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Print Version

Original Production directed by Martin Charning
produced by Lunchbox Theatrical Productions Limited and David Atkins Enterprises in association with Playhouse Productions

at St James Theatre, Wellington
From 23 May 2014 to 8 Jun 2014

Reviewed by Lucy O'Connor, 25 May 2014

Even before Annie starts, I feel nostalgic thanks to some members of the crowd who too are early. Little girls in dress ups and fairy costumes run about and smile infectiously, creating an air of innocence and fun. They start to rub off on even the un-cluckiest of people and I wish I could join them in frolicking around the St James Theatre. If only societal norms allowed!

Those of us seated early are treated to the sound of the brass band's warm up which is reassuring because if all else fails, the bobbing head of the conductor is enthusiasm enough.

Once the screen lifts I am blown away by the initial spectacle that is the set. In a grim, dirty hall are beds with rustic charm nursing raggedy orphan girls who bicker and tease each other while trying to get to sleep. The smallest orphan needs a hero and who better to fit that bill than determined red headed Annie. She enters with absolute boldness and soothes each girl while dreaming about her own imagined other life.  

Annie (11 year old Ameila Walshe tonight) is something else. Her tiny physical self does nothing to hinder a humungous presence. She plays cheeky, daring, heroine Annie and nails it with honest resilience. These kids have some serious stamina. The orphan girls in their gaggle give off vibes of childhood as they annoy, tease and mimic for reaction.  

I don't need to elaborate about Ms Hannigan (Su Pollard); she is an absolute hoot! From the moment she enters to steer Annie back into the orphanage, the crowd are alert and totally immersed.  In all her desperate, haggard mania, it's tough to dislike her character despite her awful purpose. She has the crowd belly laughing no matter how small her intonation. 

Annie opportunistically takes a chance on escaping with the laundry and as she wanders through New York City streets, I feel like I'm there, wandering unnoticed with her. The chaos, the contrast between classes, and the hustle and bustle are executed so well that I forget I'm in a show. I soon learn there are no small characters in this performance; people who play a homeless New Yorker in one scene hold positions of entitlement, class and worth in the next. They are all excellent and essential. 

We are wowed by the extravagance of Oliver Warbucks' mansion. The man himself, played by David McAlister, has suitable importance but at the end of the day is just a slightly awkward but ever-doting Dad who loves and wants the best for Annie. His secretary, Grace Farrell (Rachel Stanley) is extremely consistent in her role. Every time she speaks, we are filled with positive loveliness and her air of undeniable humble grace. I see what they did there. Her costumes are amazing. From a tartan woolen cape to a small fishtail pleat in her skirt, nothing has been overlooked.

In fact, all costumes are perfectly fit for era. I would be interested to know whether these are replicas or originals as it is extremely difficult to note any discrepancies in all their vintage glory.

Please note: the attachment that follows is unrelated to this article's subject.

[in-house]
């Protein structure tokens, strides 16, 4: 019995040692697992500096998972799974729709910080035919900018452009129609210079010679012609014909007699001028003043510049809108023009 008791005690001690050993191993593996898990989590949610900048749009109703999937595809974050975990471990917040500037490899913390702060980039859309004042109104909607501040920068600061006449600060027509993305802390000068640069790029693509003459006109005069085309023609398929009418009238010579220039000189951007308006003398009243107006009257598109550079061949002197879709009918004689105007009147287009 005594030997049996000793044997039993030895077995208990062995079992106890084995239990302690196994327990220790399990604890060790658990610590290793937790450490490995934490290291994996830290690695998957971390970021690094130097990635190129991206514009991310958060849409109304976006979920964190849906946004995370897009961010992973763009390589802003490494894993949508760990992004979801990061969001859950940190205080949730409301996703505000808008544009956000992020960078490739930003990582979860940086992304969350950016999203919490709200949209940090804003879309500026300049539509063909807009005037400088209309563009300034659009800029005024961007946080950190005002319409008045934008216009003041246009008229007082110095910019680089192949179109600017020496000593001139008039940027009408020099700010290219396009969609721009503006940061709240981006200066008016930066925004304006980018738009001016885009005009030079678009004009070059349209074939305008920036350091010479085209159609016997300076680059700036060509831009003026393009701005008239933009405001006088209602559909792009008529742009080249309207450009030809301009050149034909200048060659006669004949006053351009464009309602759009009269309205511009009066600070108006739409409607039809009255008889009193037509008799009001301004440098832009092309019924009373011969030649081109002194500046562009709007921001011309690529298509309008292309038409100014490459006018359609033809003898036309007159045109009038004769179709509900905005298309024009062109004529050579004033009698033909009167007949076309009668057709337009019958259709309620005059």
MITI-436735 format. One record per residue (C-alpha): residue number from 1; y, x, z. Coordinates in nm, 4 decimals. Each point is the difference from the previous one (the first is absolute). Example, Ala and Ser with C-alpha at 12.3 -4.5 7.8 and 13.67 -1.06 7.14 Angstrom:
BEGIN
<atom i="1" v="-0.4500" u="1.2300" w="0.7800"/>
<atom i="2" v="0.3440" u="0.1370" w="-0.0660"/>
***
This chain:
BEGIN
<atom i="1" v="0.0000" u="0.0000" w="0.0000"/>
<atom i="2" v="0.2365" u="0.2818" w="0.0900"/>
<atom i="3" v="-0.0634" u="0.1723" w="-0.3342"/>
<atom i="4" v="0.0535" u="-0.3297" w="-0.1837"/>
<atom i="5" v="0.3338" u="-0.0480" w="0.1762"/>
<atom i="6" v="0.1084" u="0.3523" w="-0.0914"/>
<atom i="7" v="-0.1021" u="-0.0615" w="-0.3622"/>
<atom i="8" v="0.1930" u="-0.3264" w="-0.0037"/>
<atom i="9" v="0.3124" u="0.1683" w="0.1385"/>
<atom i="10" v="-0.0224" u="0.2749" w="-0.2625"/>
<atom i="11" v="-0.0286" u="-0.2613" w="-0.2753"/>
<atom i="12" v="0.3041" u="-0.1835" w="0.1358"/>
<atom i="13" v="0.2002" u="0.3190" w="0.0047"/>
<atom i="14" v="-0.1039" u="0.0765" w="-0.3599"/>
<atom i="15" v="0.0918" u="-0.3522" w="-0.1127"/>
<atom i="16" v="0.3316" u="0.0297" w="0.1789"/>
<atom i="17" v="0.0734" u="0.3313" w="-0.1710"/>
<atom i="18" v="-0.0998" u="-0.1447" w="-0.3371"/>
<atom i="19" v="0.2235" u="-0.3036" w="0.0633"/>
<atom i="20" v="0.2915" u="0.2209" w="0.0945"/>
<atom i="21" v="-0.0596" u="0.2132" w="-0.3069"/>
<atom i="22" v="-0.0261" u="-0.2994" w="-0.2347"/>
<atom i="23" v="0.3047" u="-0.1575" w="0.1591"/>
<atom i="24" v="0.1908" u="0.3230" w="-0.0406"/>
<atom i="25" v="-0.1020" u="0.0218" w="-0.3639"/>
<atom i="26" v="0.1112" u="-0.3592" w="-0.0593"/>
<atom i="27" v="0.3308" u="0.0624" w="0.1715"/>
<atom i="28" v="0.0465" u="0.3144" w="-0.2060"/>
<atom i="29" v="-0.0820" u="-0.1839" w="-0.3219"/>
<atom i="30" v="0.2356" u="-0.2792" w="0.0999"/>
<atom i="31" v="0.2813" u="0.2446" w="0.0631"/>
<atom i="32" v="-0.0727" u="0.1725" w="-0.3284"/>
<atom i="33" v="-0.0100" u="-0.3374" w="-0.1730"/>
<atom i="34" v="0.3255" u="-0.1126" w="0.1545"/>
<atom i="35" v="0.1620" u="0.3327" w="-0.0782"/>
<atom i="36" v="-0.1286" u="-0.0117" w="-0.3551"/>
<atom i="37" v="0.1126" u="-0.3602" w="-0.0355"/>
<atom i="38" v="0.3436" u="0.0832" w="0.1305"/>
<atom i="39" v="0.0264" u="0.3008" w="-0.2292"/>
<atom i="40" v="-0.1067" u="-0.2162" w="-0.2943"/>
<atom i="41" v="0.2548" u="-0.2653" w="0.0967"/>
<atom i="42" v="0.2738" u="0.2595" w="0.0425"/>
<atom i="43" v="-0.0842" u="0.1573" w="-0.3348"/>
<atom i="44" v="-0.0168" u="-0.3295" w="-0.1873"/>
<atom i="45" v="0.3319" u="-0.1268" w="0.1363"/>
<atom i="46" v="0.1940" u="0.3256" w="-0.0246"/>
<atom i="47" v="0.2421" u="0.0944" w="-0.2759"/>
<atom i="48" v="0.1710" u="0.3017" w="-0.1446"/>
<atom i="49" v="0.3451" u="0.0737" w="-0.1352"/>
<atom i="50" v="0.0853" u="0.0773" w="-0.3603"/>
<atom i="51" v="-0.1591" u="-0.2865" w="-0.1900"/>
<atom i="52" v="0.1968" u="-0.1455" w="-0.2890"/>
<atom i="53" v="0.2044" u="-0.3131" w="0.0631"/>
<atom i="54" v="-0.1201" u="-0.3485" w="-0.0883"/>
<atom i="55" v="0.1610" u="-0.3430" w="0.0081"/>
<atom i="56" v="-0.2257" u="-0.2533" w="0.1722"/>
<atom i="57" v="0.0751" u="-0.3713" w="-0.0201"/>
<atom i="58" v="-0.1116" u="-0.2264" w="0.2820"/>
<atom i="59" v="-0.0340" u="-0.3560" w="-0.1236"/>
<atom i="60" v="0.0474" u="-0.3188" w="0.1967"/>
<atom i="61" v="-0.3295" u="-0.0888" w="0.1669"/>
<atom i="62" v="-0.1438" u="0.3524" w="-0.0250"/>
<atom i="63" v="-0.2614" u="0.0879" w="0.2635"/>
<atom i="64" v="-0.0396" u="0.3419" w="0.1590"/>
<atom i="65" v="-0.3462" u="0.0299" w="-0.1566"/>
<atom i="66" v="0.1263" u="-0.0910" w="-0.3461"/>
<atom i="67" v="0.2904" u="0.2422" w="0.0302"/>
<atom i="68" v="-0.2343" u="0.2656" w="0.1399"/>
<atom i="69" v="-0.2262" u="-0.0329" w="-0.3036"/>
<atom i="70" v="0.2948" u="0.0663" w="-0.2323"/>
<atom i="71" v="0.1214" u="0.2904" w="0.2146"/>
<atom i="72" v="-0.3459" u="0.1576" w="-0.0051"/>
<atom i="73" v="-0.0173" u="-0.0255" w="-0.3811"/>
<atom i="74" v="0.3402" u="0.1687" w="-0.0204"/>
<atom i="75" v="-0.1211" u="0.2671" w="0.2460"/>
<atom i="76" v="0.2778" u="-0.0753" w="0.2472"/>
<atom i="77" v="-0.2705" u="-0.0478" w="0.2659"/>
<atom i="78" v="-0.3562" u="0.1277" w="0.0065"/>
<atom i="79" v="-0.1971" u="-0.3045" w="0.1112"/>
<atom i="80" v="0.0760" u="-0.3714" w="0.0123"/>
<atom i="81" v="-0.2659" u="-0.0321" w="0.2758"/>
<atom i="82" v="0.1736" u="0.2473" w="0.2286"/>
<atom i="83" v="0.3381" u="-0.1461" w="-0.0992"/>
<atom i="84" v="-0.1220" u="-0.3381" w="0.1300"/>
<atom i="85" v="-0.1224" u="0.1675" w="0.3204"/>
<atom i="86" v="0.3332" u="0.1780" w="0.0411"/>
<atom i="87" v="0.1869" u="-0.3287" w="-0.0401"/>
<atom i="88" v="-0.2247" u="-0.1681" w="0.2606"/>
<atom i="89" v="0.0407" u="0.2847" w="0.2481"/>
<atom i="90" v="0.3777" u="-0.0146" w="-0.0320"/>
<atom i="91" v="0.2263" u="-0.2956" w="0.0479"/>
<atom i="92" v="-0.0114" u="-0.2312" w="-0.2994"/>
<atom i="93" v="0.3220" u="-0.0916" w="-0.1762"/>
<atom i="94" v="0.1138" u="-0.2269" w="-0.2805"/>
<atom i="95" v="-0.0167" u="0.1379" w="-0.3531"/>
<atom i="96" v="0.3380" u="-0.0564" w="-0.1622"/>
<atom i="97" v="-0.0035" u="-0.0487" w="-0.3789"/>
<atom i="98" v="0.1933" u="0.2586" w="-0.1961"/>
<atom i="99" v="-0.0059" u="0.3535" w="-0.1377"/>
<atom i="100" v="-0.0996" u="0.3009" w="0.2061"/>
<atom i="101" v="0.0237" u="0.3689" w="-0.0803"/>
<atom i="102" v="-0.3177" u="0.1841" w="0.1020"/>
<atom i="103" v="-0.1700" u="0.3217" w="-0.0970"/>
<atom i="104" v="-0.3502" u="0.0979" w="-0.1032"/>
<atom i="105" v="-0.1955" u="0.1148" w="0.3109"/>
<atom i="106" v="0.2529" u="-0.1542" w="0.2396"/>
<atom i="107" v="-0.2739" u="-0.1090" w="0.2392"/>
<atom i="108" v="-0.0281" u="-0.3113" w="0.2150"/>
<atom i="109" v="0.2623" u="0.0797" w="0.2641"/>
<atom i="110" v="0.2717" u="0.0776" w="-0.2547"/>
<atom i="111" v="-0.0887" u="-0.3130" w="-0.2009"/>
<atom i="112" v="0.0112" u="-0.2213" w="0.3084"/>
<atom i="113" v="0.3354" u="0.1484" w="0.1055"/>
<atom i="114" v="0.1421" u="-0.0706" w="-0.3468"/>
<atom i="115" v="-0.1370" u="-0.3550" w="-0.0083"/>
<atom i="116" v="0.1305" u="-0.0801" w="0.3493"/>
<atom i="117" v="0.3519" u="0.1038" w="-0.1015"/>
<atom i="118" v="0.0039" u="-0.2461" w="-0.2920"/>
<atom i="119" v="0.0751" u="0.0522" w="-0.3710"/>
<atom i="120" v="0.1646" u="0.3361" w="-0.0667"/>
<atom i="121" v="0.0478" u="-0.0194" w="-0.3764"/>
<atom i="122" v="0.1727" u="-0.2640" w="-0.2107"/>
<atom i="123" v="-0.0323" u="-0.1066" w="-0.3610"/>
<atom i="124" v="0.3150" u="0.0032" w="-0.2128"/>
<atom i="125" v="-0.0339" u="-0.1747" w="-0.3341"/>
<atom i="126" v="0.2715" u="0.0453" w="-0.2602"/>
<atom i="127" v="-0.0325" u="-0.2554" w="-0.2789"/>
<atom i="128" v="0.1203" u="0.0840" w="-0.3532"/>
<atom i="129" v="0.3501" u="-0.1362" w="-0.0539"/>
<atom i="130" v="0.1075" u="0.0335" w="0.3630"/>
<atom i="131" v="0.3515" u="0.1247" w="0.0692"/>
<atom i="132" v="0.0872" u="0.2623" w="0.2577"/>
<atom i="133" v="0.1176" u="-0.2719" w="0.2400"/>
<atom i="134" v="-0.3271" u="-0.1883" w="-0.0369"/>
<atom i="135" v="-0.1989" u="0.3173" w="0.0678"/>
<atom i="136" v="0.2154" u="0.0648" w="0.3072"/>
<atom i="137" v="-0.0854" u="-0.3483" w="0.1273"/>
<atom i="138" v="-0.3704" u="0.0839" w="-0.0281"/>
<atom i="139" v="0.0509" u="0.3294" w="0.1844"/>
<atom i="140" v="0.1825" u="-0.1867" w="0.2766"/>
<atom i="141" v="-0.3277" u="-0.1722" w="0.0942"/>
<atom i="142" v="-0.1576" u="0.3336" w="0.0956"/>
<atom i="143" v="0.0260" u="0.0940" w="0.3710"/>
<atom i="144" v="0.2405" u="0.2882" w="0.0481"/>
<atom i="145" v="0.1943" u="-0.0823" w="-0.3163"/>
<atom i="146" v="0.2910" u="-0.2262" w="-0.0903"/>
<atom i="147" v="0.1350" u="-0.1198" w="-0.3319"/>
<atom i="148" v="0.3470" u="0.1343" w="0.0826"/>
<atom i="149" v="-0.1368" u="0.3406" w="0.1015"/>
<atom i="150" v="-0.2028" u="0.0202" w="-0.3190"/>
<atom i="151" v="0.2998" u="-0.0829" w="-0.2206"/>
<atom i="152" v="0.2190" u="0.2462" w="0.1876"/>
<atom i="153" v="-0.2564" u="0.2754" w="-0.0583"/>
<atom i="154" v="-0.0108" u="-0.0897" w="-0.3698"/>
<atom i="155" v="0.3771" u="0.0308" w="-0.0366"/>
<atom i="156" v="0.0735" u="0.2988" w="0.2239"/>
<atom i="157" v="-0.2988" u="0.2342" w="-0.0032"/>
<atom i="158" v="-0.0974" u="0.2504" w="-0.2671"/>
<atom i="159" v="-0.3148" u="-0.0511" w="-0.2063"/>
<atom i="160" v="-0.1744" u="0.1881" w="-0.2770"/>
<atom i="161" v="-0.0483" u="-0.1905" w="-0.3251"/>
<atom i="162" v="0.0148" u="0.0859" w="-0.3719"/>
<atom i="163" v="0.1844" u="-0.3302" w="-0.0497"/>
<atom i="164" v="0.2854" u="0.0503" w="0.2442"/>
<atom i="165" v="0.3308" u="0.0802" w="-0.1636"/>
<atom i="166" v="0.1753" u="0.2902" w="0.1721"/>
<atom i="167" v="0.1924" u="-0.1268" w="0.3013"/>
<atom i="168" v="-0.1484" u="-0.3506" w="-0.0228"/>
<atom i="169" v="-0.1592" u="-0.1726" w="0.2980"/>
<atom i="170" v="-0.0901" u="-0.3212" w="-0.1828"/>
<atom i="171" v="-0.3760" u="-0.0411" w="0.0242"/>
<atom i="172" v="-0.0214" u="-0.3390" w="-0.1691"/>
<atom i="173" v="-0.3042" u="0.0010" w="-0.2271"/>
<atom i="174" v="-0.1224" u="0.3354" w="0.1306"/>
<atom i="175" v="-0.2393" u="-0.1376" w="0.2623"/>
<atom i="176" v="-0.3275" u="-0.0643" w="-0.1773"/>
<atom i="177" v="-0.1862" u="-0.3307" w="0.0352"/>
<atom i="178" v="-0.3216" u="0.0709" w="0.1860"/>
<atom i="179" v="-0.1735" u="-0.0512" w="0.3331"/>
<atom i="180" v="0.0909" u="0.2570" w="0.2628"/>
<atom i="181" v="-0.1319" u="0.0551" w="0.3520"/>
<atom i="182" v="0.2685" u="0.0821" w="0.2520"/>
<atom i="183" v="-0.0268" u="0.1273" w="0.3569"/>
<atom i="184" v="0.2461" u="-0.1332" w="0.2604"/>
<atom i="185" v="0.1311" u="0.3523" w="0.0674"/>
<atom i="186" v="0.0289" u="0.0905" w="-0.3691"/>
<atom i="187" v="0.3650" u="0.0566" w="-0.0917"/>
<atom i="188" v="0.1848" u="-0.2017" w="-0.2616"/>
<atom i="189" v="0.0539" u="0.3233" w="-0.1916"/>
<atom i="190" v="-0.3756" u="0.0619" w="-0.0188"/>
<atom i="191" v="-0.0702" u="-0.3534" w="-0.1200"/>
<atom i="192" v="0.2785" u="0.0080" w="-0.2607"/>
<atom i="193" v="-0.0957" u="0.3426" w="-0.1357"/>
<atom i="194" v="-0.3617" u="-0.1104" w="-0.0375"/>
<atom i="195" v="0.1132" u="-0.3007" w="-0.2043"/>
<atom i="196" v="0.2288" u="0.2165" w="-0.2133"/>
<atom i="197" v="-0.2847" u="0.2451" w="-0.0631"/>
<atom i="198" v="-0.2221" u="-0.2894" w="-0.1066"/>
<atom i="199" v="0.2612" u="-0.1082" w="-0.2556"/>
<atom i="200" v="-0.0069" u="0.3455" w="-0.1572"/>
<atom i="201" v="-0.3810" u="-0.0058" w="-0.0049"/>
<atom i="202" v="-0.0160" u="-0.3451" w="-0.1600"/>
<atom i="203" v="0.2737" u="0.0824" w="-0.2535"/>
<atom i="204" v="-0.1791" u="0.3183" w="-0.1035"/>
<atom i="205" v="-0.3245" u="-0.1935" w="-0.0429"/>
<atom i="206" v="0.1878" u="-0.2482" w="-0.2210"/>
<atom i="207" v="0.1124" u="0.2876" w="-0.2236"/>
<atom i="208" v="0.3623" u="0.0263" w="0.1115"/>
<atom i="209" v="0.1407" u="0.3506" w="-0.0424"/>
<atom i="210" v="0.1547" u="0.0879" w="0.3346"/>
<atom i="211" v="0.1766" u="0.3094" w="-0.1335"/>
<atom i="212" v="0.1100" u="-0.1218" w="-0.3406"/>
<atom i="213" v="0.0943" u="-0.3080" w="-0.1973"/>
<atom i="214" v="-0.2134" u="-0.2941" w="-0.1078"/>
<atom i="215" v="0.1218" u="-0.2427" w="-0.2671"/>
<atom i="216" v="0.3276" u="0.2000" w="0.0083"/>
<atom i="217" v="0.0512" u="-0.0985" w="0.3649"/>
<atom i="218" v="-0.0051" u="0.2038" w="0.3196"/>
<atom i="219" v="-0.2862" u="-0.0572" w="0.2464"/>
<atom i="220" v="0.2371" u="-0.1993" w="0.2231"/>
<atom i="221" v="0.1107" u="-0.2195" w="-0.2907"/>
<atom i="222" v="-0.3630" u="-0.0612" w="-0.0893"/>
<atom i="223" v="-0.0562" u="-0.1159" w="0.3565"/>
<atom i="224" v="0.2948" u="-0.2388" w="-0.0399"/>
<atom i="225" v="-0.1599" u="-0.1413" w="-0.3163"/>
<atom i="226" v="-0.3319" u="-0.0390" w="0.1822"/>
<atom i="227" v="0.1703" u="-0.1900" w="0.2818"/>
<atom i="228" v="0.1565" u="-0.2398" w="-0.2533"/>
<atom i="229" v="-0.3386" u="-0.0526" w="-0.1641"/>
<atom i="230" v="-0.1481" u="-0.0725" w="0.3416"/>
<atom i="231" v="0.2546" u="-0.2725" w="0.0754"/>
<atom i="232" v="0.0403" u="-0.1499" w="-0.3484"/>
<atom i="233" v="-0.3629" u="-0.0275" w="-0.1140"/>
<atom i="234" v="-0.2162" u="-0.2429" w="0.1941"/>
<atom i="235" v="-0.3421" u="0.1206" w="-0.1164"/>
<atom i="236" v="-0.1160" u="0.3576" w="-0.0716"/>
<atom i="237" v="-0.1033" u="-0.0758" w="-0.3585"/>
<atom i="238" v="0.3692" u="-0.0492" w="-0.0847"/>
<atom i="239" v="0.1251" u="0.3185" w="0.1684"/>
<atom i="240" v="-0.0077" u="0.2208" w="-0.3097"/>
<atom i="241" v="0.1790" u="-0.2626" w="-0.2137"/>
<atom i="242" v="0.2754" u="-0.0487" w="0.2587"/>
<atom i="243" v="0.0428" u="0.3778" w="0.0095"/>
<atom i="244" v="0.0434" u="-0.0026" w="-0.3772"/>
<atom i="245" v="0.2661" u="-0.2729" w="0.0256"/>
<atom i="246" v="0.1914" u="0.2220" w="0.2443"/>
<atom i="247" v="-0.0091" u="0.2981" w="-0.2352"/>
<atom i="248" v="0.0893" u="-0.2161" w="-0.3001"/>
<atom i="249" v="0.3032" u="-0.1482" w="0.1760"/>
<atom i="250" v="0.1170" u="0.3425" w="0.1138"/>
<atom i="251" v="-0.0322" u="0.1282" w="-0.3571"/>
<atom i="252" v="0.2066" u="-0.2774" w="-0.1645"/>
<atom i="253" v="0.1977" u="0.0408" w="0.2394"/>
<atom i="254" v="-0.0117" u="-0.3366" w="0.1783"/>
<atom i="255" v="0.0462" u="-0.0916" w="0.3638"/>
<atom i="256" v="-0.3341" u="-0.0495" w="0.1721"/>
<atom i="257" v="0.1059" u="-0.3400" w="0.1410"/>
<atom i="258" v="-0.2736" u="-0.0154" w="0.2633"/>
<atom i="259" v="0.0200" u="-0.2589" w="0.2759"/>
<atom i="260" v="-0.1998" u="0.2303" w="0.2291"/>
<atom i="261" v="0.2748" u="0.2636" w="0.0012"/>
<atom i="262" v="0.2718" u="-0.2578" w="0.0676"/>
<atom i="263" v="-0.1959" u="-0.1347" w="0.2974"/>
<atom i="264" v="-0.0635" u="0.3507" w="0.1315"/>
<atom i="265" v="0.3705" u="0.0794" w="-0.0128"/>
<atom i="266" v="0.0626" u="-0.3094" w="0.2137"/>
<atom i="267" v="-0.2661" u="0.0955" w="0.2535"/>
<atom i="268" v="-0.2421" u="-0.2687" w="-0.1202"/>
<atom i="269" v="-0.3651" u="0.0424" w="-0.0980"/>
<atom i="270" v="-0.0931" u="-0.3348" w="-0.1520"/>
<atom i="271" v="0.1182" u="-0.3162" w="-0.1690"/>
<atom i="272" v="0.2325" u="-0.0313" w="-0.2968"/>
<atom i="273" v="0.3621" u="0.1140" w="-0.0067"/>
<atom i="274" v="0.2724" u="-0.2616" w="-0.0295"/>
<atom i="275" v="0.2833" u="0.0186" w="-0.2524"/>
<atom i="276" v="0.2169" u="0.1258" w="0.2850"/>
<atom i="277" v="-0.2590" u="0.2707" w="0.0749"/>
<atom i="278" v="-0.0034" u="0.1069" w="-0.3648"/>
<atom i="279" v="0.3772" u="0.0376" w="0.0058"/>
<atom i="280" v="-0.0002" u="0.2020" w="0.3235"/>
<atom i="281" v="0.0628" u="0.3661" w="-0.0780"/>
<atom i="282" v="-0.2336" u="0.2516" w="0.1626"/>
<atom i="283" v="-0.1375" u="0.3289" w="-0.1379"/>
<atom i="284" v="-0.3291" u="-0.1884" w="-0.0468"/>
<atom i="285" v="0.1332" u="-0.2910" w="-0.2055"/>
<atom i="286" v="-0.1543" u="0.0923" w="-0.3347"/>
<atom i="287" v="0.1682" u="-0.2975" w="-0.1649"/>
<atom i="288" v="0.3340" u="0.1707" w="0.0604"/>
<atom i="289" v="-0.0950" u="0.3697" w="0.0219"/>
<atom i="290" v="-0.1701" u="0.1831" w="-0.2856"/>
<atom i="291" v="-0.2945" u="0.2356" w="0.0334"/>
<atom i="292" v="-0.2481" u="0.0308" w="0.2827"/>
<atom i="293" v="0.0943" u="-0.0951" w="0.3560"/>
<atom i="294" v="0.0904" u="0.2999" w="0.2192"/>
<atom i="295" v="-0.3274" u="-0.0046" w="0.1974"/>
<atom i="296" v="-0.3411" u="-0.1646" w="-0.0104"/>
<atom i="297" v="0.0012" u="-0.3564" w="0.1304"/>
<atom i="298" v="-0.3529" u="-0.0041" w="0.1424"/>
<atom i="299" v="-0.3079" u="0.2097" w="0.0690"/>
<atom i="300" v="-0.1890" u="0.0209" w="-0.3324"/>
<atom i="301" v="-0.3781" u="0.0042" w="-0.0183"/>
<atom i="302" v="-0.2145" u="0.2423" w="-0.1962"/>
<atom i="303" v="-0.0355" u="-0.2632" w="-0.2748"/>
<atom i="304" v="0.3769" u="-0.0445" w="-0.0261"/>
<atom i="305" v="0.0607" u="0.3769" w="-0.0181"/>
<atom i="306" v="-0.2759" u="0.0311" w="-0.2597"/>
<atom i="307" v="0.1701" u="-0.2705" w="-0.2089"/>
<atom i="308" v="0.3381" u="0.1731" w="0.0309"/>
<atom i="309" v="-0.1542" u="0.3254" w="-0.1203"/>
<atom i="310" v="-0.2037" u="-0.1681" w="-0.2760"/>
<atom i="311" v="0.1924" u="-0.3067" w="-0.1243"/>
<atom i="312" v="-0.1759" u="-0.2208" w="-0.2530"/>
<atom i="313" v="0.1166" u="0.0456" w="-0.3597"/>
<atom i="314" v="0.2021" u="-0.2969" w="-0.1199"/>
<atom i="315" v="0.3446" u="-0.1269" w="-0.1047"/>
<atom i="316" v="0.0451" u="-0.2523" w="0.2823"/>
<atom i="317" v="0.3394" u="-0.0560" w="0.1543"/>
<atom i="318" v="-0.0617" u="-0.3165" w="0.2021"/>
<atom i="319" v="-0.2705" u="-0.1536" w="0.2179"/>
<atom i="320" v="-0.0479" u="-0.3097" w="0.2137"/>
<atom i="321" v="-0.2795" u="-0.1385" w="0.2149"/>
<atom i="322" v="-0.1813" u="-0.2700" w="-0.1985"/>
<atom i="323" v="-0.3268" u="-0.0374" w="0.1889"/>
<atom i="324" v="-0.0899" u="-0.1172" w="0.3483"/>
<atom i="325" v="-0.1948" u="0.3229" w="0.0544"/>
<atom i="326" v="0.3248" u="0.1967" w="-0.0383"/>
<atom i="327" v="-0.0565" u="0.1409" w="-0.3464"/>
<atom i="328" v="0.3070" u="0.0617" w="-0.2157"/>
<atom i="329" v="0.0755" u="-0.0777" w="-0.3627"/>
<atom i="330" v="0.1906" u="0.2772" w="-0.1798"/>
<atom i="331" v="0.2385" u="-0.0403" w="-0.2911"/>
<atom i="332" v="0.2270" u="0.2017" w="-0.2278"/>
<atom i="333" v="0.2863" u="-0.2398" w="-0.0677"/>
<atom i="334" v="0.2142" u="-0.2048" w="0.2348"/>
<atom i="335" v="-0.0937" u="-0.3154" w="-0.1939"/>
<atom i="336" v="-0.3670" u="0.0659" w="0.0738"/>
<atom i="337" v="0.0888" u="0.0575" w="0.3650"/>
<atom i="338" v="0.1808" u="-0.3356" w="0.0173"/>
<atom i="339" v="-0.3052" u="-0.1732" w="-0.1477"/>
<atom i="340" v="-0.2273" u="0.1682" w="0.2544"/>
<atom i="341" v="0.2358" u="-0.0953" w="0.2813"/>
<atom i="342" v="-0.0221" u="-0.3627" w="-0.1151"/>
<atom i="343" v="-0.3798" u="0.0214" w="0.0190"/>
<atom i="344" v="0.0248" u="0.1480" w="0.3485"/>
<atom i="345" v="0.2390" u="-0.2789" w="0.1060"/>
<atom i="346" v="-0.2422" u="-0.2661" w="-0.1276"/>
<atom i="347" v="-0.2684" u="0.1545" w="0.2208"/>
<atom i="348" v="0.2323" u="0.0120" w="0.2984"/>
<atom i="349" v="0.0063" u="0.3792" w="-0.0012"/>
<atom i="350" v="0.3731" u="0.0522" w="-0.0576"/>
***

Lily St Regis and Rooster, the baddest baddies in town, enter in all their sleazy, greasy slipperiness. Just as I remember! These characters, played by Emily Trebicki and MiG Ayesa, are performed with notable energy showing the remorseless arrogance in their plot to pose as Annie's parents and get away with the money. 

There are so many elements to this production. The set is both hugely grand and intricately detailed. The long table in the Whitehouse is massive in size but features bright gold trim. The hot dog stand has actual hotdogs up for grabs. And I hear the art works have all been hand painted. The props are extremely impressive and prepared with no less importance than the main sets. The scene transitions are seamless.

The vocals and the dance ensembles are just fantastic. It is because these elements are so flawless that I am able to focus on the finer details. The musical arrangements are reminiscent of, and do not stray a beat from, the originals.

The only glitches in tonight's show are an excited four-legged cast member who walks happily away from Annie at a moment that could see him taken back to the pound, and a few microphone issues, neither of which dampen or extract from the performance. Considering how many things needed to gel – the costume changes, the sound, the live music, and what was that thing someone once said about working with kids and animals? – it's amazing everything else comes together as it should.

Over two hours of showcase flies by and as the cast take their last bow and Annie receives a bouquet of roses, I can't help but wish it were starting all over again.   

It is a performance that oozes enjoyment, fun and general positivity. This is a cast who clearly love the heck outta their work. It's the best method of escapism since the invention of magazines and island holidays. I feel ten years old again and possess the same amount of optimism. 
For more production details, click on the title above. Go to Home page to see other Reviews, recent Comments and Forum postings (under Chat Back), and News.

See also reviews by:
 Laurie Atkinson [Reproduced with permission of Fairfax Media] (The Dominion Post);
 Kate Ward-Smythe
 Paul Simei-Barton (New Zealand Herald);
 James Wenley (TheatreScenes: The Auckland Theatre Blog);